• The Nines > Jam (“Orpheus”) (16:45)
  • Blues for Allah > Stronger Than Dirt” (14:50)
  • Low Down Payment Blues (5:25)

5: Full of Dirt (47 minutes)

  • Stronger Than Dirt (whimsical Keith) (1:48)
  • Longer Than Dirt (10:16)
  • The Nines 2 (9:39)
  • Stranger Than Dirt > Space > Stranger Than Dirt (6:26)
  • Help on the Way > Slipknot #1 (looser) (7:57)
  • Franklin’s Tower (encouraged muttering) (4:48)
  • The Nines 1 (5:10)

6: Sketch of Allah #3 (67 minutes)

  • Help on the Way > Slipknot #2 (speedy, tight) (6:08)
  • Franklin’s Tower (“Ow!” conclusion) (4:48)
  • Blues for Allah > Stronger Than Dirt > Closure (“The First Day”) (21:35)
  • Jam (23:45)
  • Crazy Fingers (studio instrumental) (6:51)
  • Hollywood Cantata (early Music Never Stopped) (4:15)

The result is about 6.5 hours of material from about 11 hours of bootlegs and other sources that I had available. It’s divided up into six “discs,” each of which is intended to provide a pleasurable, non-repetitive listening experience. I recommend spending time with 1-to-3 first, then proceeding to 4-to-6. Material on the latter three is just as interesting (mostly), but you risk repetition-fatigue if you dive into all six at once, IMO. That was the problem with the original bootlegs. Of course, you can choose your own adventure through all of it.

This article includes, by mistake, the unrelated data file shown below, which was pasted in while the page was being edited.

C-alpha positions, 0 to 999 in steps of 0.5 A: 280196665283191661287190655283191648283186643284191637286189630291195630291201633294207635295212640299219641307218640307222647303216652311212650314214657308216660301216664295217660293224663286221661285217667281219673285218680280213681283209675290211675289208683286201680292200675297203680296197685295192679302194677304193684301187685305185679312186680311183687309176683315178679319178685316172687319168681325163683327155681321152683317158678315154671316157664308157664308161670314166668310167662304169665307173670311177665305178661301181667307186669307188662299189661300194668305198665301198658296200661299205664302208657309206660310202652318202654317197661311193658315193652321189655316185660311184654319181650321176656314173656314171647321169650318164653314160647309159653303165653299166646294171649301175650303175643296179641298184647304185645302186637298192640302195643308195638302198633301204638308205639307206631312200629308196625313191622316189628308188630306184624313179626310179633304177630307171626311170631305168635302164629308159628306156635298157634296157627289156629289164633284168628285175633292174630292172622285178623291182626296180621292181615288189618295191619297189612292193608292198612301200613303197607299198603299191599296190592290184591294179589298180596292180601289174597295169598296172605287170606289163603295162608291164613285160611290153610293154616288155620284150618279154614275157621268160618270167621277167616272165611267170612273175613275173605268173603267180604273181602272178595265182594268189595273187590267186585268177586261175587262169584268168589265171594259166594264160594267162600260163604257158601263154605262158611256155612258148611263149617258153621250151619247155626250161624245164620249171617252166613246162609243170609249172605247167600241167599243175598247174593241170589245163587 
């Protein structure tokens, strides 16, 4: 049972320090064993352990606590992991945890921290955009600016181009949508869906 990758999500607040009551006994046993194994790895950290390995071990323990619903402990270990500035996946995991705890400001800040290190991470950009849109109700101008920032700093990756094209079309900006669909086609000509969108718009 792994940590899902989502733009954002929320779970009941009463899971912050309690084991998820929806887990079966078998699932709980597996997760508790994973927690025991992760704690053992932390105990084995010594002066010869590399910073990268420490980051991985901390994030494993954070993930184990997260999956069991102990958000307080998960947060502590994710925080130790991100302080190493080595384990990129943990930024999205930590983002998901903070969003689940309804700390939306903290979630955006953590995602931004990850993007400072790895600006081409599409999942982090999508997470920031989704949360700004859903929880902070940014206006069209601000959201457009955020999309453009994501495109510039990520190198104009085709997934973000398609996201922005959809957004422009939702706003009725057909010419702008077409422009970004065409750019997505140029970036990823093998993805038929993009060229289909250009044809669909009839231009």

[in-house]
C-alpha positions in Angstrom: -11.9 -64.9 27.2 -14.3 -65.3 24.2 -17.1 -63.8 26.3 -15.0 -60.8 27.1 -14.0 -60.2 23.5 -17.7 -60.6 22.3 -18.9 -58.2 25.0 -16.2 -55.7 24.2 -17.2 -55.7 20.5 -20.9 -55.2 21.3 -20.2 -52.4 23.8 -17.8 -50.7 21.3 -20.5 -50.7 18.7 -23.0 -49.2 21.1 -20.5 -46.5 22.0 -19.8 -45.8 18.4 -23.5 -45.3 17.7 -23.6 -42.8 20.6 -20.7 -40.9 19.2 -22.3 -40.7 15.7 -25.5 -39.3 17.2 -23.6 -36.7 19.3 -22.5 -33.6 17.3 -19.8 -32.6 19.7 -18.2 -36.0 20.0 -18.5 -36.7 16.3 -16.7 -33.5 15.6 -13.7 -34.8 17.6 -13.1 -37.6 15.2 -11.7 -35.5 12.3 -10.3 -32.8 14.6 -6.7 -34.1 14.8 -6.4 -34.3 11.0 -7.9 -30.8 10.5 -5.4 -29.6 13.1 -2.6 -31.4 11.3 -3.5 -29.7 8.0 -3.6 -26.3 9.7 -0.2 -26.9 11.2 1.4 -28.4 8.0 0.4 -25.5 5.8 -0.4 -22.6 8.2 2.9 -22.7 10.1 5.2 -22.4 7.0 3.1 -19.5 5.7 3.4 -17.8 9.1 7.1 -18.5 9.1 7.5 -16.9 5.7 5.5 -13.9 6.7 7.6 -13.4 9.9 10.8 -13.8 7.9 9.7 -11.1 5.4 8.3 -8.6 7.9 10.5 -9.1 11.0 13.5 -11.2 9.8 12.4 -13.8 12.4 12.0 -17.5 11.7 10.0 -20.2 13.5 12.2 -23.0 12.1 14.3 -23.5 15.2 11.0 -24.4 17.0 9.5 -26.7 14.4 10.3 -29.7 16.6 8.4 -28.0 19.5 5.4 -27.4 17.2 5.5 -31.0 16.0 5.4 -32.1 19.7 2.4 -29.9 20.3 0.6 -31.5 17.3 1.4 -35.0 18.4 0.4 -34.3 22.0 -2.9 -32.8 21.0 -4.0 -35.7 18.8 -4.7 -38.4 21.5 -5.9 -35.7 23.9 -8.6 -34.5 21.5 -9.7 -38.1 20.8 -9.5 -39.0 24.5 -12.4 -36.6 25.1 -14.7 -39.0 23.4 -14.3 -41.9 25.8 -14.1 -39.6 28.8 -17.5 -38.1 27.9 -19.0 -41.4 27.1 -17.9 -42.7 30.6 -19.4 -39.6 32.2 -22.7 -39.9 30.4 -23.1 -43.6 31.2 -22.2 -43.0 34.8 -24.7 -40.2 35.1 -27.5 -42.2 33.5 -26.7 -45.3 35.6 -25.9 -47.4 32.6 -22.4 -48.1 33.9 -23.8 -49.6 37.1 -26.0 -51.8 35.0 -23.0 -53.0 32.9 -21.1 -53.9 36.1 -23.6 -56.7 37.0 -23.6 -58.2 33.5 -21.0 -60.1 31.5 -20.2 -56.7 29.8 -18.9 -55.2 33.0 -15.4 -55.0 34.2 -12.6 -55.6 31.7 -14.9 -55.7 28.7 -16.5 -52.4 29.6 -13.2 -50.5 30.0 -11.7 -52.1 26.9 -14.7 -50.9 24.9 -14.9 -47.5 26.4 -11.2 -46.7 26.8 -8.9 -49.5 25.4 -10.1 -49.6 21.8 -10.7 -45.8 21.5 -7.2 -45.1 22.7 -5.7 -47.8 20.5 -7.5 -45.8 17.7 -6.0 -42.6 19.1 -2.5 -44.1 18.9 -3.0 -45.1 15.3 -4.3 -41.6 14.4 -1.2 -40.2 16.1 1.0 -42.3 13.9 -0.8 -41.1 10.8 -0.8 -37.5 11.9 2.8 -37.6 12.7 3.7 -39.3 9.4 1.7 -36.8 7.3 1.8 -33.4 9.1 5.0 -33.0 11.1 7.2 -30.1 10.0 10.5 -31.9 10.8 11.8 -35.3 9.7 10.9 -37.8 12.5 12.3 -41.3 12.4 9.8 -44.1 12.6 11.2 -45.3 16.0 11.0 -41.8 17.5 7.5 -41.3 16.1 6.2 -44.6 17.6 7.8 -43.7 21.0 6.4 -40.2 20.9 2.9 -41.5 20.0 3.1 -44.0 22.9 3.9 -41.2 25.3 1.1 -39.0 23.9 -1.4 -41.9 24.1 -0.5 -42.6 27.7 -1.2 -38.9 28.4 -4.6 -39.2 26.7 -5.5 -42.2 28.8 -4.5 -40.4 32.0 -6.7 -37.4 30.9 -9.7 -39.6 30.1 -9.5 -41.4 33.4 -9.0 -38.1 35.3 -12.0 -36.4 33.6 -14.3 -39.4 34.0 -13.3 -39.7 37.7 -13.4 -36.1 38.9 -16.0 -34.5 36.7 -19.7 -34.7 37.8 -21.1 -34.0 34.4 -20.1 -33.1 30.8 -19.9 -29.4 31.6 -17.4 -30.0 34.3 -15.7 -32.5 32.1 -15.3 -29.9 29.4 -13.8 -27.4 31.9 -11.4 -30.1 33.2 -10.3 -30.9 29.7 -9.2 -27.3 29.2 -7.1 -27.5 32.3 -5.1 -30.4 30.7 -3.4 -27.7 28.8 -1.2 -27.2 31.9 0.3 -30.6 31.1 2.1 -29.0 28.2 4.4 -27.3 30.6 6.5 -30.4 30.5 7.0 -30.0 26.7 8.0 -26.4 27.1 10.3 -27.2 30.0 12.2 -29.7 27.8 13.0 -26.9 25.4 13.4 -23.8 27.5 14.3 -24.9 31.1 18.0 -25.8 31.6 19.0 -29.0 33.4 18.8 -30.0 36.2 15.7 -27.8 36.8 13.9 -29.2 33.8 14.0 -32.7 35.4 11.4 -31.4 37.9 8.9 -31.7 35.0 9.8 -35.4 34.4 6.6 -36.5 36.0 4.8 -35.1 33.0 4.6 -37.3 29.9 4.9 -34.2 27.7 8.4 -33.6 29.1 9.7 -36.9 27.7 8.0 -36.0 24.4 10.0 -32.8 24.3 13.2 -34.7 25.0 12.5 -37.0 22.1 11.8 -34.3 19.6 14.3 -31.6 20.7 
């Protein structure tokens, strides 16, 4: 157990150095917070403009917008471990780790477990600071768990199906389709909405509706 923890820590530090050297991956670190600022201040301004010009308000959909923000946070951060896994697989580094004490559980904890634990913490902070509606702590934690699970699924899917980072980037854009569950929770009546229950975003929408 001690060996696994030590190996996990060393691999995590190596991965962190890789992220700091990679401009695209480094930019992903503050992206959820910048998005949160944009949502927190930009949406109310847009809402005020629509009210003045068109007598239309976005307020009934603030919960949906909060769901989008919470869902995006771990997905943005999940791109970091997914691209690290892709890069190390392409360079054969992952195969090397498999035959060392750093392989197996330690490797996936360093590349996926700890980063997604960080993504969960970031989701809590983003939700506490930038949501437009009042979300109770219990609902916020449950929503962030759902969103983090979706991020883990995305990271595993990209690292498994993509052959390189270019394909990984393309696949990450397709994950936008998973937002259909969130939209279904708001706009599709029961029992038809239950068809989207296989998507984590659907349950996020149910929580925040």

After identifying the material that I thought was distinctively delightful, I trimmed off all the dead air/noodling, rebuilt some long jams that were sliced up on the bootlegs, did some mild EQ-ing to bring muffled/shrill tracks into line, volume equalized it all (fairly well), and tried to title everything in a way that was musically accurate and provided ways to tell versions of the same song or theme apart. I started with 192kbps mp3s, so that’s what I outputted after editing. Lossy but delicious, I assure you. 

I have included unedited versions of the material released on the expanded editions of “Blues for Allah” and “Reflections,” (adding 2-10 minutes to those tracks that were edited) as well as the long recording known as “The First Day,” and three tracks from The Grateful Dead Hour that include David Crosby and Ned Lagin, while lacking Weir and Godchaux. Everything is from bootleg sources, except two tracks taken from the expanded “Allah” release and "Orpheus" from the expanded "Reflections" (because they were complete there and sounded better).

Steal Your Voice: Instrumental Versions 1972-1974